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Country Gentleman: Blood-sucking insects leave their mark

Honeybees are seen crowded together around a tree hollow where the insects have built a nest. (Photo courtesy of the C.W. Nicol Afan Woodland Trust)

Living in the Japanese countryside gives me an understanding, plus some sympathy for why so many people seem to freak out at the nearness of an insect. My wife screams if a shield beetle (kame mushi) or a moth comes anywhere near her. We have lots of those! Insects generally don't bother me, but I always take care to cover food, put it back in the refrigerator or keep lids on pots and jars. I also take care to quickly close doors at night. Actually, I find some moths just as beautiful as butterflies.

In summer, when I'm at Nagano Railway Station, I often see visitors, both Japanese and foreign, coming with backpacks and other outdoor regalia. It troubles me to see so many, especially young people, wearing shorts and short sleeves, or with either no socks or very short ones that expose their ankles. Even an old country uncle like me has yet to pick up the courage to go and warn a stranger to either change their dress or be prepared to use lots of insect repellent. In summer we have lots of mosquitoes and biting midges, especially in the mountains where you have lots of ponds and streams, the natural habitat of the larvae of these pests.

When we have our own guests I warn them about clothing, and we keep various kinds of insect repellents at home or at our trust center. In summer and early autumn I specifically warn against wearing black or dark clothes, because these may cause the hornets to mistake you for a bear and attack. If you have dark hair it's better to wear lightly colored headgear. Japan is the home of the biggest, most dangerous hornet of all, the "suzume bachi." Biologists have put up big colored balloons near hornet nests to test their reaction; scout hornets on patrol will always attack and pop the black balloons first. Big and black! Attack! Hey, it's swatting at us! Call out the guards!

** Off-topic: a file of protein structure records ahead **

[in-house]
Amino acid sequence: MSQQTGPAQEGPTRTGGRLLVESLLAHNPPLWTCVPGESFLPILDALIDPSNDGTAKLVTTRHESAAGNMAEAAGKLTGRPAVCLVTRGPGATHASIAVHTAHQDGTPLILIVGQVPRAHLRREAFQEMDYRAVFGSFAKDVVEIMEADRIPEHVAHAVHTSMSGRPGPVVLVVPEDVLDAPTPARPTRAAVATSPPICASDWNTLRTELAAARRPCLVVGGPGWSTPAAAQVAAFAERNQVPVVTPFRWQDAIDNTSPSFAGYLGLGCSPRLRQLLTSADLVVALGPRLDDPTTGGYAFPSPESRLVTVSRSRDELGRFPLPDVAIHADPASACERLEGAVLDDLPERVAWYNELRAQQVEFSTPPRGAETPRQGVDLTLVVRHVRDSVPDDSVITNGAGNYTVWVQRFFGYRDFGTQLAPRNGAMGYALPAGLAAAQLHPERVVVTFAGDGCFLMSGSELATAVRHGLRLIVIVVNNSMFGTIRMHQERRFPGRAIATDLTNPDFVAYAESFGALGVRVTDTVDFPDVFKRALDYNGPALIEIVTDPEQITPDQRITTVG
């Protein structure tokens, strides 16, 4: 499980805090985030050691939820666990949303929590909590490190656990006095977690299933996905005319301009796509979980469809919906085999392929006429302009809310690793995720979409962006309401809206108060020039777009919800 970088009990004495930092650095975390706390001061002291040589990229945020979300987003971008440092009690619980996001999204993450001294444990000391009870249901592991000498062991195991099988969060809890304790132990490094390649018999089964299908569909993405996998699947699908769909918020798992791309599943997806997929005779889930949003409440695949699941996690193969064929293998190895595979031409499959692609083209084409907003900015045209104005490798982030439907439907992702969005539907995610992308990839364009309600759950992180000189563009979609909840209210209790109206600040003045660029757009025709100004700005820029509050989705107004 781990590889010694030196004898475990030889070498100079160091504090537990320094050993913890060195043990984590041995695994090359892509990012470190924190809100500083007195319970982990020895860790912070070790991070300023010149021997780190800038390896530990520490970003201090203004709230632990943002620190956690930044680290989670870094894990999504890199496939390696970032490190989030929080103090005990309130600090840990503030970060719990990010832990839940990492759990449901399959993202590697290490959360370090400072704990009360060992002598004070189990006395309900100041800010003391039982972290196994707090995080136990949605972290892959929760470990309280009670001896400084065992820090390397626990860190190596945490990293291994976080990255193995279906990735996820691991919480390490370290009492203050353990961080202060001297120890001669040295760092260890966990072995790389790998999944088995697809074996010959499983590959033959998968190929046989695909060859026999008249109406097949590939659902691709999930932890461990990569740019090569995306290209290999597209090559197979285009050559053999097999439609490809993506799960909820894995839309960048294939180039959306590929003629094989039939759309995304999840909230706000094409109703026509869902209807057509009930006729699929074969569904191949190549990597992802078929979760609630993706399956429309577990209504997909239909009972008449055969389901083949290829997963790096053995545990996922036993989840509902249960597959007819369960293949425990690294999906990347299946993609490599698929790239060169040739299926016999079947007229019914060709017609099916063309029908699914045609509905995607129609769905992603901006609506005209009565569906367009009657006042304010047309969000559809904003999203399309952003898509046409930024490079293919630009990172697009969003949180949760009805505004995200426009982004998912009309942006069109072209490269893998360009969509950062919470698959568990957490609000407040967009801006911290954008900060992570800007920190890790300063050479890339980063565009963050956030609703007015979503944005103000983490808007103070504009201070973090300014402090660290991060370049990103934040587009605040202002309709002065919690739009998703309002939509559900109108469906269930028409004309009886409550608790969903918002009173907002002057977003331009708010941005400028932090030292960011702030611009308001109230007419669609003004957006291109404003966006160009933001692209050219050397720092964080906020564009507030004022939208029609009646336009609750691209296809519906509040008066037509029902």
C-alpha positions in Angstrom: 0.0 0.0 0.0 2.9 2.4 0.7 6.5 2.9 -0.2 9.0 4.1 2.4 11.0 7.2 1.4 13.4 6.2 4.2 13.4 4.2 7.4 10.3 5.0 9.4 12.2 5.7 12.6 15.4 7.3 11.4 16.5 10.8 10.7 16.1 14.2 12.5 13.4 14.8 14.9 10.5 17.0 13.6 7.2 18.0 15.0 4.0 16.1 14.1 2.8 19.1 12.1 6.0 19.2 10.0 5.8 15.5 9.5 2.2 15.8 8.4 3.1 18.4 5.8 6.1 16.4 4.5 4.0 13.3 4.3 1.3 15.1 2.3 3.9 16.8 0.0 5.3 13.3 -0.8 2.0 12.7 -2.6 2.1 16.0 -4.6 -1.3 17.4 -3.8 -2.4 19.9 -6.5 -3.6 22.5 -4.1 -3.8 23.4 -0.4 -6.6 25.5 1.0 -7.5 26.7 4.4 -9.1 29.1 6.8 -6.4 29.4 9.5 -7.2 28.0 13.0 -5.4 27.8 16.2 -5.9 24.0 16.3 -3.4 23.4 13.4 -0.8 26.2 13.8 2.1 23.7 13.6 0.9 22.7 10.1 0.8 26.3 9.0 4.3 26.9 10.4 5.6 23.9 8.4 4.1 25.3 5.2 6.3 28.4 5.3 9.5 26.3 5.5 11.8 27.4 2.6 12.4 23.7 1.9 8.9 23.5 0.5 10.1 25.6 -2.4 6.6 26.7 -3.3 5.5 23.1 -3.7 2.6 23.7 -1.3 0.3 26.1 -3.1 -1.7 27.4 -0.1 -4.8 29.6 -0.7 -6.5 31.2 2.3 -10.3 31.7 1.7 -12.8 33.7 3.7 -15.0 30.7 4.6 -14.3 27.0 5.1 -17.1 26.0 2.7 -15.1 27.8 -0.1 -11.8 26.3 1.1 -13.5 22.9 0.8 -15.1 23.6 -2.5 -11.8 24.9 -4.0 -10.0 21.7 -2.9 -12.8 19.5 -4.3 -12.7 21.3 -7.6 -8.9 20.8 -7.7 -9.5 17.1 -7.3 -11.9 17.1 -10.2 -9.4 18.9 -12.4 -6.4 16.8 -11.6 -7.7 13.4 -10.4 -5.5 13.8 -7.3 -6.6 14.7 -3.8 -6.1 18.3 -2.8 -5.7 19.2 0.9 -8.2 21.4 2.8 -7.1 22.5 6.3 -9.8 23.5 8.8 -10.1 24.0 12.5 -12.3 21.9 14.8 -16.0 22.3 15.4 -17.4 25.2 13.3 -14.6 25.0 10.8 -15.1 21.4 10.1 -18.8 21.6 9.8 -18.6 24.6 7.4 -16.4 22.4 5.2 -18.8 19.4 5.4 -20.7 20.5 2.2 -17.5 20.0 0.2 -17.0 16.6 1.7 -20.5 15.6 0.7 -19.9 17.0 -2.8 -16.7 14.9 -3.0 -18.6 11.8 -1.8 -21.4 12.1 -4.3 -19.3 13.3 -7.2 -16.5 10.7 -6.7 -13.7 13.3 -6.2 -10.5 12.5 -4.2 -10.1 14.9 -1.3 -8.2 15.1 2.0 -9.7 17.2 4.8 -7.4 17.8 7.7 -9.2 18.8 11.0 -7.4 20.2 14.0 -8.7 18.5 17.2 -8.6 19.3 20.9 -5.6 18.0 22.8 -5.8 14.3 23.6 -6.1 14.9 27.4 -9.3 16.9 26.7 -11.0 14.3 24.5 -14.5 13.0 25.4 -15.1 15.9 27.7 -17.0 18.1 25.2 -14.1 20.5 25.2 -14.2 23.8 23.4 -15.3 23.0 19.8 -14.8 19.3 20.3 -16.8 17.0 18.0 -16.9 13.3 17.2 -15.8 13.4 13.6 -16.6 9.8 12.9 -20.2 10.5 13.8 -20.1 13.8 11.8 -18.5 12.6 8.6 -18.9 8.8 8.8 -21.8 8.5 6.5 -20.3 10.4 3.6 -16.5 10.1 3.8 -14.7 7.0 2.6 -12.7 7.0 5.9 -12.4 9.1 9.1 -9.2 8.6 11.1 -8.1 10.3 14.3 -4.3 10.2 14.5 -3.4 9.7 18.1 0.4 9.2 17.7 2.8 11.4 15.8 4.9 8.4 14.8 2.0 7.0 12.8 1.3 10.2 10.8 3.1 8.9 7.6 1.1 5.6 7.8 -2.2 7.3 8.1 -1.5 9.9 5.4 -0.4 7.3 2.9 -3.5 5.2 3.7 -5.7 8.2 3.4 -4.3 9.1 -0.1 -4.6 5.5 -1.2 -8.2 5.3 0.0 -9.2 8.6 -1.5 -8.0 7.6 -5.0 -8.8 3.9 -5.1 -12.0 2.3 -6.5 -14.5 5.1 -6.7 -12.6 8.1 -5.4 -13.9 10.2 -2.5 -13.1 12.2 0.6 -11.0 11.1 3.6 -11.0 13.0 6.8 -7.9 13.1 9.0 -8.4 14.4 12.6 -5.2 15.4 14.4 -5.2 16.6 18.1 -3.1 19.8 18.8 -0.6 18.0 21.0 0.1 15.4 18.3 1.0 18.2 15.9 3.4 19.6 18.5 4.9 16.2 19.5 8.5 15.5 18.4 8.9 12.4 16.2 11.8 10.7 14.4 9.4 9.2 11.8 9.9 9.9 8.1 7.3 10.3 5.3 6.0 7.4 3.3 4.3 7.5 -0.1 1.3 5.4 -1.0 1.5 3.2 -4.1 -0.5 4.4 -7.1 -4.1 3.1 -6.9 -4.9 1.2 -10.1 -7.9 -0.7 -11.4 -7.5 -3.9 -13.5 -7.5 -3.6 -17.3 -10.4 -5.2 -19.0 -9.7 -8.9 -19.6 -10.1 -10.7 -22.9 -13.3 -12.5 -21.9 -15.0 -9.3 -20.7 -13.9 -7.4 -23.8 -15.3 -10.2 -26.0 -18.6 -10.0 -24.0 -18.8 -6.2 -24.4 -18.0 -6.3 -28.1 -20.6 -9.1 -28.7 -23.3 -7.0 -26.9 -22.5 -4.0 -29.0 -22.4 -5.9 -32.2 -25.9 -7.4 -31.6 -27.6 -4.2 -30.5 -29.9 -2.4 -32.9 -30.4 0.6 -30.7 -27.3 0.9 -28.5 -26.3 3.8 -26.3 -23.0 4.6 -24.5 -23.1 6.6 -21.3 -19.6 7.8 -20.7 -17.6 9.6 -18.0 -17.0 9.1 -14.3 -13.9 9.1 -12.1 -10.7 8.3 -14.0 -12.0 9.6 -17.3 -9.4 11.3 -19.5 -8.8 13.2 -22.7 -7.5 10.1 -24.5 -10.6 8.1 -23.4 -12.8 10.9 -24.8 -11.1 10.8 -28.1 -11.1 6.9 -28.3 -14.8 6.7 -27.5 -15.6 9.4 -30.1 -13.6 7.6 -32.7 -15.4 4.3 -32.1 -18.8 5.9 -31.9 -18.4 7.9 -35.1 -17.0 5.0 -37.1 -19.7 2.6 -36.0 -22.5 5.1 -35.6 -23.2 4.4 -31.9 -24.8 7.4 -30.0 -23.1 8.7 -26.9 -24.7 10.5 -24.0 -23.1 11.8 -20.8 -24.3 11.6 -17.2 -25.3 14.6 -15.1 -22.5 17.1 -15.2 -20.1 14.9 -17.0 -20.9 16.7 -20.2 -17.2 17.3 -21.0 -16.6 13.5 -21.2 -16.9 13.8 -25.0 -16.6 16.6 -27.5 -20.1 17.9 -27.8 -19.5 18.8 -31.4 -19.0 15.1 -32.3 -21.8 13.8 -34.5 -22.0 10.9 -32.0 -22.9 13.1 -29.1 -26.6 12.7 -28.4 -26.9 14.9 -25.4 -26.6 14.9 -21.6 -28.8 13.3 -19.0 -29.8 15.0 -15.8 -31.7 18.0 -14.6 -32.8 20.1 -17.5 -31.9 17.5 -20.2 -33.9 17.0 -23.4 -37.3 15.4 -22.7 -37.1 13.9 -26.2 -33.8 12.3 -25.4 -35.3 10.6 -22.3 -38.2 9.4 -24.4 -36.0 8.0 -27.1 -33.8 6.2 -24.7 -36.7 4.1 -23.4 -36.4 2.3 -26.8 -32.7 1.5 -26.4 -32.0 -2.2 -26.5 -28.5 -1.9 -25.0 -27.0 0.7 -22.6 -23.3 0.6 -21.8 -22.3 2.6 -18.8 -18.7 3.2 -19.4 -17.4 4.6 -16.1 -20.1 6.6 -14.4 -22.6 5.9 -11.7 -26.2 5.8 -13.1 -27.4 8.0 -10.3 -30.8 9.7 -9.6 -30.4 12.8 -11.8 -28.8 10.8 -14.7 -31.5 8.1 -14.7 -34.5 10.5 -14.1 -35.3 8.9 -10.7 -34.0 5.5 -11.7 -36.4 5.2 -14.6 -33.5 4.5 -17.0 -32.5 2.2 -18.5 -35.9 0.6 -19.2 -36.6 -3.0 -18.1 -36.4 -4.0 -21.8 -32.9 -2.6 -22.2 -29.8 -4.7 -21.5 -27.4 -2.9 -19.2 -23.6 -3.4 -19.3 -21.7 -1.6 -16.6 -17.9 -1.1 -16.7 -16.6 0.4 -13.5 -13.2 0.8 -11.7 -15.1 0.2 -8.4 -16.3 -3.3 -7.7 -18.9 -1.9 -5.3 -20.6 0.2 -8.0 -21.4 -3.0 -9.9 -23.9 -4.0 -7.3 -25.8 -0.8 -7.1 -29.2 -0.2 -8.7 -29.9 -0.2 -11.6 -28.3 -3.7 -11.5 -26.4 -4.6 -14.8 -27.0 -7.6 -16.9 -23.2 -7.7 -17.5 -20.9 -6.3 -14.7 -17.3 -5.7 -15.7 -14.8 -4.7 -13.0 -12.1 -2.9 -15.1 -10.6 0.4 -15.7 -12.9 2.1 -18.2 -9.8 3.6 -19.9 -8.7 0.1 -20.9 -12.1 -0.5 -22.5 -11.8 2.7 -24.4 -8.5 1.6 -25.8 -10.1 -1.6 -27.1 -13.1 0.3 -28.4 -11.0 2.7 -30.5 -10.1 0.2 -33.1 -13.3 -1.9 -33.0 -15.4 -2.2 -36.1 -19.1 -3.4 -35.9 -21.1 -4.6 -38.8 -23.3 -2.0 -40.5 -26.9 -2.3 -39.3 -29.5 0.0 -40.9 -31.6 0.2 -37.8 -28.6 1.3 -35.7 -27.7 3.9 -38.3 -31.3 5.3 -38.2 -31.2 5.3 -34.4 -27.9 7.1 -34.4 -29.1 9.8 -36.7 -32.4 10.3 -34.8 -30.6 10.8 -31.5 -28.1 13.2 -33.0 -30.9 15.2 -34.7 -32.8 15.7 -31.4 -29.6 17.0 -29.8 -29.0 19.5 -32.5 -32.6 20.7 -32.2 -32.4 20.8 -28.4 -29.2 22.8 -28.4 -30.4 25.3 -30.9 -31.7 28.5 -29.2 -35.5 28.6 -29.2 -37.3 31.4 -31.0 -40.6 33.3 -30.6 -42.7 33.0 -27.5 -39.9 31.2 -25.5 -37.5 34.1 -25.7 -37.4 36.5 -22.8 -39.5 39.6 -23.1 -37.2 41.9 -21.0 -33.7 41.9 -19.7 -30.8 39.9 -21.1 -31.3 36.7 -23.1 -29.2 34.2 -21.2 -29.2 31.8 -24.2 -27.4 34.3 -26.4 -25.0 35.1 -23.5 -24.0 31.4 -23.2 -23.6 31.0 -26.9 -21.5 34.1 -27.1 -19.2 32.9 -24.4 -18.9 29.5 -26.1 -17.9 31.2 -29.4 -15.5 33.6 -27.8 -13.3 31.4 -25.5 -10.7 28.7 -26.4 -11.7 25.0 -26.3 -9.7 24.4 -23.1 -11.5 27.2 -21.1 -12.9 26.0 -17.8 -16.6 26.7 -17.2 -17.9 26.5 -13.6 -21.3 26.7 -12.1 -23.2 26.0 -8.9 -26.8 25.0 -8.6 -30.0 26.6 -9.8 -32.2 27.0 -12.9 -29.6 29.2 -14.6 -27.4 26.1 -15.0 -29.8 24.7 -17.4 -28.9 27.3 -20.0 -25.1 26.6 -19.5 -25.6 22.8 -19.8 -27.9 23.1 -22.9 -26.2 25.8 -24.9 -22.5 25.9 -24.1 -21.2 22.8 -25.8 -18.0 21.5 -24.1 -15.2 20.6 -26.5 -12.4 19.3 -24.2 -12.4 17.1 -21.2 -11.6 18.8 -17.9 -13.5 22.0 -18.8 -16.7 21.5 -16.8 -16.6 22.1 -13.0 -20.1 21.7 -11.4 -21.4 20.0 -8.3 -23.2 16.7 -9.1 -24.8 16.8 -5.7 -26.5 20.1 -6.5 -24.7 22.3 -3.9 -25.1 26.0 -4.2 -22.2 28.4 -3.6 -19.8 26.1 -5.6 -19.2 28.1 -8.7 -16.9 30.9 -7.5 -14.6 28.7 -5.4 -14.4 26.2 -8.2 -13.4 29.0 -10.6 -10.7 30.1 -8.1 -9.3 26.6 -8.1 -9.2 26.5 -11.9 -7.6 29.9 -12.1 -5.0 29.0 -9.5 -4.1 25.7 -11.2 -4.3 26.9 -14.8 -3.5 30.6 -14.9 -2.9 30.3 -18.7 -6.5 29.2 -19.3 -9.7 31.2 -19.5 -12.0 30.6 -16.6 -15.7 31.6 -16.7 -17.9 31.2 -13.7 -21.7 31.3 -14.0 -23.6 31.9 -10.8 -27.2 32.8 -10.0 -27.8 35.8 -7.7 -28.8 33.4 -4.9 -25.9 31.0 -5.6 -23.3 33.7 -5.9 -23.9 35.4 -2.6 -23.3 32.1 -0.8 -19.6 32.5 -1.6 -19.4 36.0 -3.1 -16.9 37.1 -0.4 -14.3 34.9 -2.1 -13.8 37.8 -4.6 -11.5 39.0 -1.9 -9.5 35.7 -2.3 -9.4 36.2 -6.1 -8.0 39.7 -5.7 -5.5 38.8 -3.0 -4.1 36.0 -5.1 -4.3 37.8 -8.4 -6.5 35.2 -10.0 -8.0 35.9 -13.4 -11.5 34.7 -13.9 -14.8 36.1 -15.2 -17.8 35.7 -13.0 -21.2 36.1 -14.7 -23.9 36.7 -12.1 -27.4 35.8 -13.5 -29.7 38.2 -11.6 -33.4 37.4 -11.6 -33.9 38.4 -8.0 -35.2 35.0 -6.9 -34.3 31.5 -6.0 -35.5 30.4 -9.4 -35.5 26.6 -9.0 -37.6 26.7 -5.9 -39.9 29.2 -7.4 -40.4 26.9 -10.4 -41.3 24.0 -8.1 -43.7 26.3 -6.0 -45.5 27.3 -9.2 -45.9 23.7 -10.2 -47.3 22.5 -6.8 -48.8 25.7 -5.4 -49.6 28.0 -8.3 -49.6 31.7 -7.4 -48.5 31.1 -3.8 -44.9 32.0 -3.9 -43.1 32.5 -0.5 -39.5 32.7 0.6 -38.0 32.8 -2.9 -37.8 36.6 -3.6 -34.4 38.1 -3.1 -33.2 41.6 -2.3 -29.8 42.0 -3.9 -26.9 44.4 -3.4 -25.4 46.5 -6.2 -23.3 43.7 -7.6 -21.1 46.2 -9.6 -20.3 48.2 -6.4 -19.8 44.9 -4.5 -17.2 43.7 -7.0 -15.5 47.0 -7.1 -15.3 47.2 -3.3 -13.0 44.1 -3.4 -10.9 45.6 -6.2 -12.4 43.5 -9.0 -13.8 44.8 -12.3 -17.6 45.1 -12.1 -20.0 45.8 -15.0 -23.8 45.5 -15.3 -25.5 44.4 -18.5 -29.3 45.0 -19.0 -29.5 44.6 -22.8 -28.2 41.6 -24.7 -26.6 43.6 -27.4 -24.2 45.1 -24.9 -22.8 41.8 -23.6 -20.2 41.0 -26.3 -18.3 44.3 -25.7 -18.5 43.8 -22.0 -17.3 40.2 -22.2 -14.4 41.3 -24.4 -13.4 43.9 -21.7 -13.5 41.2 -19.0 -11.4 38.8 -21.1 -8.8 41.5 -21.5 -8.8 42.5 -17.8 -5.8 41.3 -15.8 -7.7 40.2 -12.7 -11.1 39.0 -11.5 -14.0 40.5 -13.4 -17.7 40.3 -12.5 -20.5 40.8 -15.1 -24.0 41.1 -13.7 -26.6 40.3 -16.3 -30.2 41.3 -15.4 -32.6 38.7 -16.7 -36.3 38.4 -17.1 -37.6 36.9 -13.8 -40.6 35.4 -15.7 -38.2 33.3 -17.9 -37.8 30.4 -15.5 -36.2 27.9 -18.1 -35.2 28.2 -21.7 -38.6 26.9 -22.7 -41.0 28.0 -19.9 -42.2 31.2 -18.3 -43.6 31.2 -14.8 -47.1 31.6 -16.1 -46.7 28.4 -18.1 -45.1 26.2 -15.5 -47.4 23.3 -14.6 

More than any other, our biggest pests are "abu," or horse flies. Horse flies are the most diverse of all the blood-sucking insects. A particularly nasty one is the "akaushiabu." This insect has big compound eyes and a thick body, 25 to 30 millimeters long. Males are harmless, but the females need a feed of blood in order to produce eggs. It is no wonder that we call these insects "horse flies" in English, because from June to August they really bother our horses. They will also give humans a very painful bite, but we can cover up with clothing. They are attracted to carbon dioxide, dark shiny objects and movement.

If let out on a sunny morning our horses will charge around trying to get away from the irritating, painful bites. When trying to graze during the day the horses will be constantly swishing their tails or kicking at their own bellies. These horrible insects are attracted to soft, sensitive areas, like around the genitals. Usually the horses then come into the stables to get away. We humans feel terribly sorry for them and as annoyed as hell at the damn horse flies. Horse flies don't come out at night, so we are altering our schedules to adapt.

Of course we are doing our best to help and are getting all the advice we can. Insect repellants don't last long. Horses sweat a lot. We try light horse coverings, but the horse flies get under them, which can be even more irritating. We put up flytraps. We swat at the flies when they land on the horses.

Females lay eggs in a jelly on rocks or vegetation near water. The white maggots fall into water or onto wet ground. These develop into predatory larvae that eat snails, worms, other insect larvae and even small frogs. Eventually they crawl out to pupate on dry ground.

Horse flies like sunny areas, and usually avoid the indoors or deep shade. You can't control the larvae with pesticide because they breed in environmentally sensitive areas, or in places a distance away from where the adults come to feed.

I could hate horse flies, but both males and females feed on nectar, so they are also important pollinators. Country ecology would be in serious trouble without them. ("Country Gentleman" is a regular column by author and conservationist C.W. Nicol)

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